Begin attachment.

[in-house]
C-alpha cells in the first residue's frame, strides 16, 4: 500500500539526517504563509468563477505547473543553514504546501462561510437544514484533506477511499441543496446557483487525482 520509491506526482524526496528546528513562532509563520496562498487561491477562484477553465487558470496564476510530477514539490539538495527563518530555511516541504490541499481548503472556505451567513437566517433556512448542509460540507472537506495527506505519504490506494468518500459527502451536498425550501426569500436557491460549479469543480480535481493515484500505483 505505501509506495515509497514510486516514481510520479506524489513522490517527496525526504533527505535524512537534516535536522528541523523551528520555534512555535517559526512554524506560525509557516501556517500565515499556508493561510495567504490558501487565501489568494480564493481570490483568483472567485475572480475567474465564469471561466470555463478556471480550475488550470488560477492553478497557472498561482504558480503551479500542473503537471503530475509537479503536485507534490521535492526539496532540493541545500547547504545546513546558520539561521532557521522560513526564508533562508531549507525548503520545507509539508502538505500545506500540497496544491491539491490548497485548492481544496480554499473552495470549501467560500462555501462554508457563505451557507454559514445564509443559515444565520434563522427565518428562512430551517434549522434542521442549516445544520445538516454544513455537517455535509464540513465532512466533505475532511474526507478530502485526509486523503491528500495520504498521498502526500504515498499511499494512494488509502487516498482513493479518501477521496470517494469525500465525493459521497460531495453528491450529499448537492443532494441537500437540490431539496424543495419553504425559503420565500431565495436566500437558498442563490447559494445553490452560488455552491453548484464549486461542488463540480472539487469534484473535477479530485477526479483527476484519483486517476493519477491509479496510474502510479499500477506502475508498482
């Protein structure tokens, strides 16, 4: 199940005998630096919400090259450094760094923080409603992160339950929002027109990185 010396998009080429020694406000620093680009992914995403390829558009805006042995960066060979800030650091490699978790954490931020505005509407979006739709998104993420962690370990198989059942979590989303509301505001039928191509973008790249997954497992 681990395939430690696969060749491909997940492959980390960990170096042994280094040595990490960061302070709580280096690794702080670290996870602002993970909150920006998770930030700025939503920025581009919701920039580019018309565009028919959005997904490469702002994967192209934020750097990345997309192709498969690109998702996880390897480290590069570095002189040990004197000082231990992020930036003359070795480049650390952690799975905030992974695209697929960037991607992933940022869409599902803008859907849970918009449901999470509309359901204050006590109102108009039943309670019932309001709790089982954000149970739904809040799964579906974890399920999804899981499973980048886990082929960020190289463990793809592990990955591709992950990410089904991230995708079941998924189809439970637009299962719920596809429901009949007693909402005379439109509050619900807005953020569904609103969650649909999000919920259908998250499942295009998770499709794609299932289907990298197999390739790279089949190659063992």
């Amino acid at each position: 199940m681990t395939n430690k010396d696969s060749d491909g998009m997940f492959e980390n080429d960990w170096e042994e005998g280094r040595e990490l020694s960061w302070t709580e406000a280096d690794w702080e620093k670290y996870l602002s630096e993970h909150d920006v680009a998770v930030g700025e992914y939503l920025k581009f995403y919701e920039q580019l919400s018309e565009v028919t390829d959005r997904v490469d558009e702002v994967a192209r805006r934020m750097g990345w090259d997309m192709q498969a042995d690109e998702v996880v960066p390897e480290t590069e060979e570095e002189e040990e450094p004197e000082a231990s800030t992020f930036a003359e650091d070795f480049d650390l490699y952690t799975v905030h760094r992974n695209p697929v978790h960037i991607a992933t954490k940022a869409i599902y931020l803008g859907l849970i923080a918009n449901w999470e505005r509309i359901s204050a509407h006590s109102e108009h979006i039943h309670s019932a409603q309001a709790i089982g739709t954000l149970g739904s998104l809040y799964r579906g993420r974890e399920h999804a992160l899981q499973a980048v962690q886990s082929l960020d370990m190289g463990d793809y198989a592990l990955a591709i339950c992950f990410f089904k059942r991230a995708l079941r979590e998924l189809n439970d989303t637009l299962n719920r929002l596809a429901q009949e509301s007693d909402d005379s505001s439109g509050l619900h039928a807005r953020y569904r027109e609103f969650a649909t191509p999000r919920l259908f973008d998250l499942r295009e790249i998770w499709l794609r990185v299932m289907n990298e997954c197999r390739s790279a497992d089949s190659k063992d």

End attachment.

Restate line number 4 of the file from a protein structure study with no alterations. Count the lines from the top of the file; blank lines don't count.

């Amino acid at each position: 199940m681990t395939n430690k010396d696969s060749d491909g998009m997940f492959e980390n080429d960990w170096e042994e005998g280094r040595e990490l020694s960061w302070t709580e406000a280096d690794w702080e620093k670290y996870l602002s630096e993970h909150d920006v680009a998770v930030g700025e992914y939503l920025k581009f995403y919701e920039q580019l919400s018309e565009v028919t390829d959005r997904v490469d558009e702002v994967a192209r805006r934020m750097g990345w090259d997309m192709q498969a042995d690109e998702v996880v960066p390897e480290t590069e060979e570095e002189e040990e450094p004197e000082a231990s800030t992020f930036a003359e650091d070795f480049d650390l490699y952690t799975v905030h760094r992974n695209p697929v978790h960037i991607a992933t954490k940022a869409i599902y931020l803008g859907l849970i923080a918009n449901w999470e505005r509309i359901s204050a509407h006590s109102e108009h979006i039943h309670s019932a409603q309001a709790i089982g739709t954000l149970g739904s998104l809040y799964r579906g993420r974890e399920h999804a992160l899981q499973a980048v962690q886990s082929l960020d370990m190289g463990d793809y198989a592990l990955a591709i339950c992950f990410f089904k059942r991230a995708l079941r979590e998924l189809n439970d989303t637009l299962n719920r929002l596809a429901q009949e509301s007693d909402d005379s505001s439109g509050l619900h039928a807005r953020y569904r027109e609103f969650a649909t191509p999000r919920l259908f973008d998250l499942r295009e790249i998770w499709l794609r990185v299932m289907n990298e997954c197999r390739s790279a497992d089949s190659k063992d």